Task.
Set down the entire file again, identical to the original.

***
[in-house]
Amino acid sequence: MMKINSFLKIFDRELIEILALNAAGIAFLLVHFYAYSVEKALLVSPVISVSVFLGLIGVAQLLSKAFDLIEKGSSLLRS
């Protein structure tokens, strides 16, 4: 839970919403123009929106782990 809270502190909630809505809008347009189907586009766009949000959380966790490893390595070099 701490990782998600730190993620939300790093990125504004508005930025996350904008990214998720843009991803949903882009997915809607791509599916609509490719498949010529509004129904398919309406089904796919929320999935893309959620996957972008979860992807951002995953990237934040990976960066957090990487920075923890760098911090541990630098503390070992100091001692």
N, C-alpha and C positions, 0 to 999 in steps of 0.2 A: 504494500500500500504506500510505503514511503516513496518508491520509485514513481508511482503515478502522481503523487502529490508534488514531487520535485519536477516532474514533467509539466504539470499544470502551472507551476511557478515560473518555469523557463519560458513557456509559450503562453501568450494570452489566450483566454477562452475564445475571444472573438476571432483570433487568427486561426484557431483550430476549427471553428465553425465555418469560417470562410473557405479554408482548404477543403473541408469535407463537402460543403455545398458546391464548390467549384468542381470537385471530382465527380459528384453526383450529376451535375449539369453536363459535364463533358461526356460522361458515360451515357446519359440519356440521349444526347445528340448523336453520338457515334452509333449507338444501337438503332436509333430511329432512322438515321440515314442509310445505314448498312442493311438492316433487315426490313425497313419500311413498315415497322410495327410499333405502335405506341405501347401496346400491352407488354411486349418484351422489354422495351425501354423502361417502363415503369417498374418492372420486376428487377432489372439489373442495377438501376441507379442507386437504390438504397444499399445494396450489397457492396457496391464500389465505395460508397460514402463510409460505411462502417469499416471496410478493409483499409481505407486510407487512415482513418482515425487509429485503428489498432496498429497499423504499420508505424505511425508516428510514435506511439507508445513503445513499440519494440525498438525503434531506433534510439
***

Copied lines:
[in-house]
Amino acid sequence: MMKINSFLKIFDRELIEILALNAAGIAFLLVHFYAYSVEKALLVSPVISVSVFLGLIGVAQLLSKAFDLIEKGSSLLRS
């Protein structure tokens, strides 16, 4: 839970919403123009929106782990 809270502190909630809505809008347009189907586009766009949000959380966790490893390595070099 701490990782998600730190993620939300790093990125504004508005930025996350904008990214998720843009991803949903882009997915809607791509599916609509490719498949010529509004129904398919309406089904796919929320999935893309959620996957972008979860992807951002995953990237934040990976960066957090990487920075923890760098911090541990630098503390070992100091001692």
N, C-alpha and C positions, 0 to 999 in steps of 0.2 A: 504494500500500500504506500510505503514511503516513496518508491520509485514513481508511482503515478502522481503523487502529490508534488514531487520535485519536477516532474514533467509539466504539470499544470502551472507551476511557478515560473518555469523557463519560458513557456509559450503562453501568450494570452489566450483566454477562452475564445475571444472573438476571432483570433487568427486561426484557431483550430476549427471553428465553425465555418469560417470562410473557405479554408482548404477543403473541408469535407463537402460543403455545398458546391464548390467549384468542381470537385471530382465527380459528384453526383450529376451535375449539369453536363459535364463533358461526356460522361458515360451515357446519359440519356440521349444526347445528340448523336453520338457515334452509333449507338444501337438503332436509333430511329432512322438515321440515314442509310445505314448498312442493311438492316433487315426490313425497313419500311413498315415497322410495327410499333405502335405506341405501347401496346400491352407488354411486349418484351422489354422495351425501354423502361417502363415503369417498374418492372420486376428487377432489372439489373442495377438501376441507379442507386437504390438504397444499399445494396450489397457492396457496391464500389465505395460508397460514402463510409460505411462502417469499416471496410478493409483499409481505407486510407487512415482513418482515425487509429485503428489498432496498429497499423504499420508505424505511425508516428510514435506511439507508445513503445513499440519494440525498438525503434531506433534510439